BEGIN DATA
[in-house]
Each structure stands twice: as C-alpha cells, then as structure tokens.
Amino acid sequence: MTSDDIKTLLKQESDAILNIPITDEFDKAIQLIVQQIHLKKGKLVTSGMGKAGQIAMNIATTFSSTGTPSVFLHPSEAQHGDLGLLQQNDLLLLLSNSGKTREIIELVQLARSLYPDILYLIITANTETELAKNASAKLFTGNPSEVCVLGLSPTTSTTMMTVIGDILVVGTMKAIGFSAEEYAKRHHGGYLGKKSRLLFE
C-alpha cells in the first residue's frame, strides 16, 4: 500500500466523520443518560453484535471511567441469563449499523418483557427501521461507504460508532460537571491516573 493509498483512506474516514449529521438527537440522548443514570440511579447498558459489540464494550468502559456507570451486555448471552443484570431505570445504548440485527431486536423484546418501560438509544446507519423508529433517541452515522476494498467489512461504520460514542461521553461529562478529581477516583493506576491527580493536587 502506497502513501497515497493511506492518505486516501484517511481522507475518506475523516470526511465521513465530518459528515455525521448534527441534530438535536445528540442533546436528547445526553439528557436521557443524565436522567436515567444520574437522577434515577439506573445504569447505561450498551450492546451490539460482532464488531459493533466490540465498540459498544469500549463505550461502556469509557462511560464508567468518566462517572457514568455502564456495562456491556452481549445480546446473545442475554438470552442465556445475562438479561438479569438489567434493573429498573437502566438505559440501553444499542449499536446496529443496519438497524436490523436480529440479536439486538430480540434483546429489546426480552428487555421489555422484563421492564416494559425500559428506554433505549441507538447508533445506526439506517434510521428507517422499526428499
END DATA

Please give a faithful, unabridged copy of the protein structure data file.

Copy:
[in-house]
Each structure stands twice: as C-alpha cells, then as structure tokens.
Amino acid sequence: MTSDDIKTLLKQESDAILNIPITDEFDKAIQLIVQQIHLKKGKLVTSGMGKAGQIAMNIATTFSSTGTPSVFLHPSEAQHGDLGLLQQNDLLLLLSNSGKTREIIELVQLARSLYPDILYLIITANTETELAKNASAKLFTGNPSEVCVLGLSPTTSTTMMTVIGDILVVGTMKAIGFSAEEYAKRHHGGYLGKKSRLLFE
C-alpha cells in the first residue's frame, strides 16, 4: 500500500466523520443518560453484535471511567441469563449499523418483557427501521461507504460508532460537571491516573 493509498483512506474516514449529521438527537440522548443514570440511579447498558459489540464494550468502559456507570451486555448471552443484570431505570445504548440485527431486536423484546418501560438509544446507519423508529433517541452515522476494498467489512461504520460514542461521553461529562478529581477516583493506576491527580493536587 502506497502513501497515497493511506492518505486516501484517511481522507475518506475523516470526511465521513465530518459528515455525521448534527441534530438535536445528540442533546436528547445526553439528557436521557443524565436522567436515567444520574437522577434515577439506573445504569447505561450498551450492546451490539460482532464488531459493533466490540465498540459498544469500549463505550461502556469509557462511560464508567468518566462517572457514568455502564456495562456491556452481549445480546446473545442475554438470552442465556445475562438479561438479569438489567434493573429498573437502566438505559440501553444499542449499536446496529443496519438497524436490523436480529440479536439486538430480540434483546429489546426480552428487555421489555422484563421492564416494559425500559428506554433505549441507538447508533445506526439506517434510521428507517422499526428499